Ronald W. Mayes, Plaintiff-appellant, v. Larry Joe Honn et al., Defendants-appellees, 542 F.2d 822 (10th Cir. 1976)Annotate this Case
Ronald W. Mayes, pro se.
John R. Martin and Philip A. Harley, Asst. Attys. Gen., Topeka, Kan., for defendants-appellees.
Before McWILLIAMS, BARRETT and DOYLE, Circuit Judges.
WILLIAM E. DOYLE, Circuit Judge.
This is an appeal from a judgment of the United States District Court for the District of Kansas dismissing a so-called civil rights action brought pursuant to 42 U.S.C. Section 1983. The incident which gave rise to this lawsuit was the judgment of the Kansas Supreme Court disbarring appellant as a lawyer and holding him " 'guilty of disregarding the duties of honesty, fidelity, candor and fairness he owes to his clients . . . and . . . (of being) . . . an unsafe person to manage the legal affairs of others.' " State v. Mayes, 216 Kan. 38, 43, 531 P.2d 102, 106 (1975), quoting Panel Report of State Board of Law Examiners, as amended, February 20, 1974.
Following the entry of the order, appellant did not choose to seek review in the Supreme Court of the United States by writ of certiorari. Instead he filed the present civil rights action in which he named all of the Justices of the Supreme Court of Kansas, the complainants, who were his former clients, the witnesses who testified against him in the disbarment proceedings, the members of the State Board of Law Examiners who held a hearing on the complaints, the court reporter who transcribed proceedings at the hearing, and members of the Kansas Attorney General's Office. The action sought actual damages of $20 million and punitive damages of $100 million.
In the complaint which contained 39 counts it was alleged that the Justices of the Kansas Supreme Court conspired against him by wrongfully and incorrectly interpreting the laws of the state; that members of the State Attorney General's Office conspired against him; that the court reporter falsely certified that the hearing transcript was true and correct; that the witnesses lied, etc.
The several defendants moved to dismiss the complaint, which motion was granted by the District Court. The trial court held that it was a collateral attack on the judgment of disbarment, although recognizing that there was no direct attack on the disbarment proceedings. The court considered the official file of the disbarment proceedings and noted from that that the action is a "direct reflection of the state disbarment proceedings, wherein Mayes alleges that all of the hearing, documents, evidence, briefs, deliberations, recordings, court proceedings, rulings, and opinions, were false, fraudulent, and a part of an enormous, ongoing criminal conspiracy, in violation of state and federal law, to deprive him of his constitutional rights." The trial court's opinion then reviewed the charges made by appellant against the various defendants and determined that plaintiff in actuality sought the review in federal court of the entire state court proceedings leading to his disbarment. The court then noted that it was inappropriate and unlawful for a federal court to entertain an appeal and to review proceedings of state court disbarment proceedings.1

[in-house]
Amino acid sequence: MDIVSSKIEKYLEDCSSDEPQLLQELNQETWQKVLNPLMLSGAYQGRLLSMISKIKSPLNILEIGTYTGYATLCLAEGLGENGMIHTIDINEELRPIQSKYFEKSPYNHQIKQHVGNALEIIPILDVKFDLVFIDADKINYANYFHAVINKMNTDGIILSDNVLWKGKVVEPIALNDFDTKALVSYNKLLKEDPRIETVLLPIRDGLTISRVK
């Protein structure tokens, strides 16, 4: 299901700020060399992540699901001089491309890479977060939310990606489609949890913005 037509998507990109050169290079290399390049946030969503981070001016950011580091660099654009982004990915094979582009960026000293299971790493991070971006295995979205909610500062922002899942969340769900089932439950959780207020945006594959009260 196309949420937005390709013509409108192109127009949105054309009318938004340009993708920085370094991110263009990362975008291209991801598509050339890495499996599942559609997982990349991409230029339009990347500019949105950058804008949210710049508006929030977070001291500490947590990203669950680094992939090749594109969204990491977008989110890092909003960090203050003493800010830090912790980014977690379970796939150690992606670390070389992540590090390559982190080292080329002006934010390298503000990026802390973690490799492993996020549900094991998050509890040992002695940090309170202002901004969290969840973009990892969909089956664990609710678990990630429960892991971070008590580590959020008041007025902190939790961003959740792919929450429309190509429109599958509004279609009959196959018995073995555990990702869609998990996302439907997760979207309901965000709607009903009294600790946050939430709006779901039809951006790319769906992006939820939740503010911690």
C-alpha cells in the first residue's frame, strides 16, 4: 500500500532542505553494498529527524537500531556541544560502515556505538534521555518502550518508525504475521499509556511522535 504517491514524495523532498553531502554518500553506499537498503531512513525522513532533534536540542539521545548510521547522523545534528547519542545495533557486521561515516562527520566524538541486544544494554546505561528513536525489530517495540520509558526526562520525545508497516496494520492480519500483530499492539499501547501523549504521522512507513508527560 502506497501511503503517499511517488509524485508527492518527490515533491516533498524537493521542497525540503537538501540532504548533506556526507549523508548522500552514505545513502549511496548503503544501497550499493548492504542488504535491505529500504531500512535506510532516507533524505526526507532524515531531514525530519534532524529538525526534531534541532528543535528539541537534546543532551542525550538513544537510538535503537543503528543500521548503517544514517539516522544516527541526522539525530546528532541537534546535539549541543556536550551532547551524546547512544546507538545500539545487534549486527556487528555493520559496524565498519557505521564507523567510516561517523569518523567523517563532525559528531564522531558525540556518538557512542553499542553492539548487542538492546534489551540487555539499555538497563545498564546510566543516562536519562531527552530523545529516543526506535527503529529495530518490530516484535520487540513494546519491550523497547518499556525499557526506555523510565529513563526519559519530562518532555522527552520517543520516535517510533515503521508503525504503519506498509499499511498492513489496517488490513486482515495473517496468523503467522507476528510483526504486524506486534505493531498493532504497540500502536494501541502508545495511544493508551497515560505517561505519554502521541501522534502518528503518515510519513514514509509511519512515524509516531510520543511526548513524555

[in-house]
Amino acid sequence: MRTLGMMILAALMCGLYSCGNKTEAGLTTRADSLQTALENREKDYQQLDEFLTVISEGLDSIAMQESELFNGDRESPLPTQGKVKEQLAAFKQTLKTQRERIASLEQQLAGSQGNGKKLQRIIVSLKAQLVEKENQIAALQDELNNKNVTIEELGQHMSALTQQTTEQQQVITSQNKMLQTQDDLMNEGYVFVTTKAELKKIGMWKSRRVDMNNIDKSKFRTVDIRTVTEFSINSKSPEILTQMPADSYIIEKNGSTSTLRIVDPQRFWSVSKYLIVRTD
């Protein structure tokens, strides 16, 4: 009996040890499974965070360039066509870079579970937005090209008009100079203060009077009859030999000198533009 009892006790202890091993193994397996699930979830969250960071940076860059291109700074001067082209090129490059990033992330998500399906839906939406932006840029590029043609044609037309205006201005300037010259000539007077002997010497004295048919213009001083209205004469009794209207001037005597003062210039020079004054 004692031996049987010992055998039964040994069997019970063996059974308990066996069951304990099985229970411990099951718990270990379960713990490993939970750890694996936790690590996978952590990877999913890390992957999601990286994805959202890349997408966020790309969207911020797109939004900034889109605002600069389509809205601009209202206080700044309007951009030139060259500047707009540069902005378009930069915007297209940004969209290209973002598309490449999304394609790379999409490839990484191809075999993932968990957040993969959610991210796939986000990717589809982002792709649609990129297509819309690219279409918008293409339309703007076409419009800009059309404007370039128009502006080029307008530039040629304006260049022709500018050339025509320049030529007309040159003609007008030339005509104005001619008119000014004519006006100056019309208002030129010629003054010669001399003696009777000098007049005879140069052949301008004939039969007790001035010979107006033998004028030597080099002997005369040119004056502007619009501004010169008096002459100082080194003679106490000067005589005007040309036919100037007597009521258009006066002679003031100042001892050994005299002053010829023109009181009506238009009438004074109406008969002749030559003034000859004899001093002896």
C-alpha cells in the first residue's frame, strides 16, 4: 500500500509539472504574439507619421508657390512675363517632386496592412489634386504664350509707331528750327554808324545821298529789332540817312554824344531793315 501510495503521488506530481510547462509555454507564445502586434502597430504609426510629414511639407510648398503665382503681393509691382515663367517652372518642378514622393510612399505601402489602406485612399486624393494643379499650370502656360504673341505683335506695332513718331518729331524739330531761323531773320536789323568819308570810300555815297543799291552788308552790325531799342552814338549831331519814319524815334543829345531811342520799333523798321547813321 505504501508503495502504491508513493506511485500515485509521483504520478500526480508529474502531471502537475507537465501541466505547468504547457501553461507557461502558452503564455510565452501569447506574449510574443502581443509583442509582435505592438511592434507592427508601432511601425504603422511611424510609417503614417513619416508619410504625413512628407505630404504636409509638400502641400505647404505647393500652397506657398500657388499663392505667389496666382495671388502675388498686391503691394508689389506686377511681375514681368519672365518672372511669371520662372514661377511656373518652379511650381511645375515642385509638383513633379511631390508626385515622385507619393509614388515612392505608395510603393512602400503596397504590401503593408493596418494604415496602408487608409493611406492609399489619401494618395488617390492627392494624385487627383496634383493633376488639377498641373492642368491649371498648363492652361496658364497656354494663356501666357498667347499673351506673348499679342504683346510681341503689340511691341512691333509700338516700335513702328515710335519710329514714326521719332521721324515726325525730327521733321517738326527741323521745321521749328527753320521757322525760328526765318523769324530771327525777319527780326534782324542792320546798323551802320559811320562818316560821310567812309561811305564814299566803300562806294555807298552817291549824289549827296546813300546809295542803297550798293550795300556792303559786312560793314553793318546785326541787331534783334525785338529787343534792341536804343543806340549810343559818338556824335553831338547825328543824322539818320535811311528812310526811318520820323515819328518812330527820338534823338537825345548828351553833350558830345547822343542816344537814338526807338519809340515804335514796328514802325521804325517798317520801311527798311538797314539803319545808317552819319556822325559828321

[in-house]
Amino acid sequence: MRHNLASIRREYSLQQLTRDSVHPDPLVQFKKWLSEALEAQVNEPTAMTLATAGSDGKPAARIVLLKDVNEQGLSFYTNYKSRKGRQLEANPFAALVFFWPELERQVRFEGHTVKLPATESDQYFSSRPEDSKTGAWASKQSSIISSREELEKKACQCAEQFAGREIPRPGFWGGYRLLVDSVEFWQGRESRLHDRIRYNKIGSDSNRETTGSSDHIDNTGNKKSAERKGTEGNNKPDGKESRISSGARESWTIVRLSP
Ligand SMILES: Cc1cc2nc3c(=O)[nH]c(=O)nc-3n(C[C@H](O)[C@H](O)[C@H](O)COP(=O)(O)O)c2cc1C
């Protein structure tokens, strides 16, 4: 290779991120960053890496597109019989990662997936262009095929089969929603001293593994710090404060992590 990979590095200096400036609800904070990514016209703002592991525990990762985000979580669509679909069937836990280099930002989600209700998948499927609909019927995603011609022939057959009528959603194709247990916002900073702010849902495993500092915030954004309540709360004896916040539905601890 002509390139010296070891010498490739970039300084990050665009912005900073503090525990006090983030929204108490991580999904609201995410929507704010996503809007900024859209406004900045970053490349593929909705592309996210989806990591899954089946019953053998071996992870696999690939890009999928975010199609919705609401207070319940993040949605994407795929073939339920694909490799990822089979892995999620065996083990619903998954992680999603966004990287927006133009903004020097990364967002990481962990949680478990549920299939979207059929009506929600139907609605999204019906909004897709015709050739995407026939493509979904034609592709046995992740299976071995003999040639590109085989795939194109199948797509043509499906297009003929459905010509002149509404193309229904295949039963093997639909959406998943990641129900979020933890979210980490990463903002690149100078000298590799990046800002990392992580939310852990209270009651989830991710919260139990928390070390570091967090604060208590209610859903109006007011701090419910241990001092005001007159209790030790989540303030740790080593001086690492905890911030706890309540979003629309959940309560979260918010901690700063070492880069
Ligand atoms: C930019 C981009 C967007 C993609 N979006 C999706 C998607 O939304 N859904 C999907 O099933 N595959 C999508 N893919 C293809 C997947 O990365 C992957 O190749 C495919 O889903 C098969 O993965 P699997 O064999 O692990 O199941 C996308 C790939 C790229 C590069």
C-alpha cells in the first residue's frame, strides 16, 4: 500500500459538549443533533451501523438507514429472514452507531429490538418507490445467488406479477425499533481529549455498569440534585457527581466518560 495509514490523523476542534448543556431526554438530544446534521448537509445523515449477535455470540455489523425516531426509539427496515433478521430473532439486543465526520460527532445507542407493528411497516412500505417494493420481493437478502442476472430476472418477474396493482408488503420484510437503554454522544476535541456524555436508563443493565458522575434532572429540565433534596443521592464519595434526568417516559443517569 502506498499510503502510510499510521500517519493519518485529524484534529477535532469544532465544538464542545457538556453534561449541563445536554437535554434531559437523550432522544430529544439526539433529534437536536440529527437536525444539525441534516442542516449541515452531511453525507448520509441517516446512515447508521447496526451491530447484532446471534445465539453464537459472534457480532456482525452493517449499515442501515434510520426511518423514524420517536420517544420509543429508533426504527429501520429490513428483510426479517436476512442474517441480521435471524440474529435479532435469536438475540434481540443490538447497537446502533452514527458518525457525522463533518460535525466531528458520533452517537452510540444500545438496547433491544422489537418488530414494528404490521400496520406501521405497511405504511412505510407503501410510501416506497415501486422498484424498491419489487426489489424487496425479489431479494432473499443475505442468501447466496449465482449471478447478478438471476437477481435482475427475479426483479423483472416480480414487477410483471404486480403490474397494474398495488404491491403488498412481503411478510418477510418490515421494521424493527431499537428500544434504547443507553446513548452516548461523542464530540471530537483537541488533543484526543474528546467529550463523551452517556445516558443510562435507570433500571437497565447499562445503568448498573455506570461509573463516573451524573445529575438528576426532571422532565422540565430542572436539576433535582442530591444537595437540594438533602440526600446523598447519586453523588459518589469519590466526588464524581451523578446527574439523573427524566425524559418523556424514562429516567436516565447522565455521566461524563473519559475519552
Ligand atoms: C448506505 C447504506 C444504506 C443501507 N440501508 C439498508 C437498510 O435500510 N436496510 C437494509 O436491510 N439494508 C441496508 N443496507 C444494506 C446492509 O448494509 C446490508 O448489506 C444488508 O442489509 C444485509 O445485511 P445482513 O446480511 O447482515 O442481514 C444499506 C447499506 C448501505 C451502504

Numerous points are advanced on this present appeal including the contention that the District Court considered the affirmative defenses of res adjudicata, collateral estoppel, and judicial or quasi-judicial immunity. He also argues that the court erred in denying his motions for summary judgment and in denying his motions to strike various portions of the defendants' answer.
We need not consider the latter arguments for the reason that the Section 1983 suit in the District Court as well as the appeal are plainly insubstantial and wholly lacking in merit, whereby the judgment of the District Court dismissing the action was correct.